I appreciate the good turn of a phrase, expressions of speech local to a region of the country, knowing the etymological origin of words, and many other things about language and dialogue. And if one lives long enough, one becomes witness to the changes that are ever ongoing. Lexicographers document our changing use of words even as the take on the exact opposite meanings over time – for example, the word “peruse.” Linguists study the domains of phonology, morphology, and syntax, often complemented by phonetics, semantics, and pragmatics. Grammarians study the structural constraints of clauses, phrases and words to describe the the ways we use natural language to communication. They helps us recognize the importance of commas – after all there is a difference between “Let’s eat, Grandma” and “Let’s eat Grandma.” Commas save lives.While on a vacation visiting friends and hiking, my “coffee cup” of the week was inscribed with “I am silently correcting your grammar.” It was a gift to my friend, a life long speech therapist, part of whose role was helping kids with many things involving speech – including grammar. While chuckling about the inscription we lamented about the changing currents of language. When did a “commentator” become a “commentationer”? Which for the record, the latter is not in Merriam Webster. When did “well” and “good” become fluidly either adverbs or adjectives? And when did the “question melody” get extended to declarative sentences.
The question melody is a nice description used by John McWhorter, Harvard linguist, to describe the manner is which the tone of a sentence rises at the end to indicate a question – or least it used to be the verbal indicator of the grammatical question mark. Linguists refer to it as “uptalk”. It seems to have first appeared in the “valleyspeak” social dialect of the 1980s Southern California “valley girl”, a term initially used to describe any materialistic upper-middle-class young woman from the Los Angeles commuter communities of the San Fernando Valley.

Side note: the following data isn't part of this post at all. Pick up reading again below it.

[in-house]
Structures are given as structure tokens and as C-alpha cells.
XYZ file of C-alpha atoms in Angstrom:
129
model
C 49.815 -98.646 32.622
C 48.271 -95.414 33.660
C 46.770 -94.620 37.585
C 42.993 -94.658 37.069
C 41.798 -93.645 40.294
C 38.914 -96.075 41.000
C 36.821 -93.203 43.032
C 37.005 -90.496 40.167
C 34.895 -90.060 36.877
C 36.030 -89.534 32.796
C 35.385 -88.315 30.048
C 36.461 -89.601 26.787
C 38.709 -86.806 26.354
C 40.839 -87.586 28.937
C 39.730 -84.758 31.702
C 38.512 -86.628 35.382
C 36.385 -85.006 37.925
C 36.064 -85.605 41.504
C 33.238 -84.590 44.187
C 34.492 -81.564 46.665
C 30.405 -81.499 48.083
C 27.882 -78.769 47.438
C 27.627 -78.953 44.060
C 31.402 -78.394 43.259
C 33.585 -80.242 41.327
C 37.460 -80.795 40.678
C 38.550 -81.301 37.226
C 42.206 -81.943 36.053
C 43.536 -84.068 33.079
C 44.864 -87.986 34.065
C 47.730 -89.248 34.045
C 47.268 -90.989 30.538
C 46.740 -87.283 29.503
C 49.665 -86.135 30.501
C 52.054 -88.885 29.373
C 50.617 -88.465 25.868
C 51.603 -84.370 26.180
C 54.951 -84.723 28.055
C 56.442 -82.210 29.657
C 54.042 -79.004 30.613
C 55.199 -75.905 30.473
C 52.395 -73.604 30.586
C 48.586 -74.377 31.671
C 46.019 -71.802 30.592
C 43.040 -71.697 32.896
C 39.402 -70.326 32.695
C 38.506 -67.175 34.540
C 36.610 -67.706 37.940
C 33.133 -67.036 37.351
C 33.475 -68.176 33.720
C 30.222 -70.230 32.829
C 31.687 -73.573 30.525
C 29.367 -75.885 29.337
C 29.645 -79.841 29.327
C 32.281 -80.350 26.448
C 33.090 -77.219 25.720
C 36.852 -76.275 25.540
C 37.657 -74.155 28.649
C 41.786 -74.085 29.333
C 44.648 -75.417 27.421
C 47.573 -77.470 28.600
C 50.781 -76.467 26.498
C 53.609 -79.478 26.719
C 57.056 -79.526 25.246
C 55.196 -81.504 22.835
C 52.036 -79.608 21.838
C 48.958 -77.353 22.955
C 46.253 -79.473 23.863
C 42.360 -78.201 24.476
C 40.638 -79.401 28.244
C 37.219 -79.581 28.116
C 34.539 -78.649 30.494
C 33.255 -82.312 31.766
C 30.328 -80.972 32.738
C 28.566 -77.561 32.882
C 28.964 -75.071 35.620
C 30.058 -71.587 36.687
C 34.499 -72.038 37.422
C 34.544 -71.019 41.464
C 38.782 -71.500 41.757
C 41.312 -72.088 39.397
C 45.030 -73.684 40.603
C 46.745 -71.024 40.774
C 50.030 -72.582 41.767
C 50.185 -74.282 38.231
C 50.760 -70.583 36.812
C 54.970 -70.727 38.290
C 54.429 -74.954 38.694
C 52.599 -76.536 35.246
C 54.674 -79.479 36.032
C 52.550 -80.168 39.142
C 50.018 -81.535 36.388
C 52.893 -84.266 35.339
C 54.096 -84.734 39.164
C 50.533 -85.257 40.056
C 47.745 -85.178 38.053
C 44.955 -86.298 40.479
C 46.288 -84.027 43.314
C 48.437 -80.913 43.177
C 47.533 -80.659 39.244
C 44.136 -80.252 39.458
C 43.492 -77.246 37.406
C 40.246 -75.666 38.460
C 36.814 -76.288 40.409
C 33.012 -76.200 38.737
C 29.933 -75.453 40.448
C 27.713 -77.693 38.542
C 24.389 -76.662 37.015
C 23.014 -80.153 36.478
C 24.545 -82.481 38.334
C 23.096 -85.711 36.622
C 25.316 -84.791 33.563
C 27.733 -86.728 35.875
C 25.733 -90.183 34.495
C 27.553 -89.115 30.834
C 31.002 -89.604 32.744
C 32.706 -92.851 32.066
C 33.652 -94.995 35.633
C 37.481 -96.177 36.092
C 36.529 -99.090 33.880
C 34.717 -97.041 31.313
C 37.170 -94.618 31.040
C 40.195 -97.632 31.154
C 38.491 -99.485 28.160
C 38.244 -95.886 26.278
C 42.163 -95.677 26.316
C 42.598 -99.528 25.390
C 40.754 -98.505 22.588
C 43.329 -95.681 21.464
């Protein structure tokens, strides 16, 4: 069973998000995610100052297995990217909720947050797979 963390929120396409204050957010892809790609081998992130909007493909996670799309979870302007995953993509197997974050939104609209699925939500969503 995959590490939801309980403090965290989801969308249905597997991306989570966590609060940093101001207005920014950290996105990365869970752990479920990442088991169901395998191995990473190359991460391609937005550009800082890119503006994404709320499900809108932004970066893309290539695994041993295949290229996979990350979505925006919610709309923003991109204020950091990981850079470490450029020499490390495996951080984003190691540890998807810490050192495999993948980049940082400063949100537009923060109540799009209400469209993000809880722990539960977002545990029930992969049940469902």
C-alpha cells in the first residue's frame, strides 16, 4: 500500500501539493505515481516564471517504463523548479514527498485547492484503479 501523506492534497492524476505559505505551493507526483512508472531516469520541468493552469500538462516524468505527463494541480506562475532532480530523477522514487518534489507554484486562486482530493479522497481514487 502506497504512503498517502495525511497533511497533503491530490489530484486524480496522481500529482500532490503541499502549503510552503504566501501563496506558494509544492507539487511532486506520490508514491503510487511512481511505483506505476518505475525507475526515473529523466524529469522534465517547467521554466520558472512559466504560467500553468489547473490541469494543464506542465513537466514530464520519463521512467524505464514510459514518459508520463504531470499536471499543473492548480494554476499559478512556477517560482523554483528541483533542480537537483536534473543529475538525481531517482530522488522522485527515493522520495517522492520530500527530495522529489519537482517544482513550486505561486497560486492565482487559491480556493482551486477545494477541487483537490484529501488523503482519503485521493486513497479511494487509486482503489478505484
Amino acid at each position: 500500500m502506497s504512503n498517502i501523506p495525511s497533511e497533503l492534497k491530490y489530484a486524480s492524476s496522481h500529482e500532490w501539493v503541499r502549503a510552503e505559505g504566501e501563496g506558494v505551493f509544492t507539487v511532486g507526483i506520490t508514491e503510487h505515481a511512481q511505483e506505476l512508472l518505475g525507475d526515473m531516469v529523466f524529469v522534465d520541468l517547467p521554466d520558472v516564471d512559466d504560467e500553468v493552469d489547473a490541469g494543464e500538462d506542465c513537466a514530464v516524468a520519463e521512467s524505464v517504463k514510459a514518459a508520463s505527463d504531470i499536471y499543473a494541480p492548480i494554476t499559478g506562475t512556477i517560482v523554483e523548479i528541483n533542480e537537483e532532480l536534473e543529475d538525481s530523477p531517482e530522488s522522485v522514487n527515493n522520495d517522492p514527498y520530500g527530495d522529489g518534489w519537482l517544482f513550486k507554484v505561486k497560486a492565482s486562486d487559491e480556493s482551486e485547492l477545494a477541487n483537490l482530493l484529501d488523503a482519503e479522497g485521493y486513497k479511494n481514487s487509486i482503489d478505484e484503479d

In time, the question melody/uptalk vocalization made its way to declarative sentences. At first it was simply confusing… “were they asking a question?” That phase of my reception gave way to being annoyed and a little judgmental in grammatical/linguistic kinds of way. Eventually, like many things, one just gets used to it. After all there are other verbal clues to differentiate statement from question.
McWhorter offers that there is another, deeper current in the use of question melody. He recently wrote: “But what has happened is that the question melody has extended its range into statements. People use the question melody as a way of asking whether another person is following their point. It’s as if they appended “You know what I mean?” to the end of the statement but it faded away, leaving only its question melody behind, like the Cheshire cat’s smile.” He notes that “uptalk” involves acknowledging the other person’s presence and marking their engagement and interest. In other words, what started as a teen phenomena of one local area has morphed into a speech pattern which McWhorter sees as a softening of American conversation. Softening? McWhoter’s article began “It’s easy to suppose that the way we talk to one another is steadily coarsening in our modern America. The grand old four-letter words seem to be used as punctuation. To many, younger people’s speech sounds messy and unconsidered, a kind of linguistic equivalent of bedhead. Twitter is full of perfectly normal people being recreationally nasty.” But the whole of his article points to a larger softening among the younger generation.
I hope McWhorter is correct in his linguistic assessment and that our “recreational nastiness” is a passing phase/fad that will go the way of “valleyspeak.” But even if he is not, I will enjoy his turn of a phrase – “leaving only its question melody behind, like the Cheshire cat’s smile.” Nice.
In the meantime mind your grammar, choose your words well, say what you mean, if your choice is valley girl/dude or mean girl/dude, choose the former, and in general take St. Paul’s advice: let your words be animated by the gifts of the Spirit – love, joy, peace, patience, kindness, generosity, faithfulness, gentleness, and self-control.
John McWhorter, “The Softening of American Conversation”, NY Times, August 27, 2021.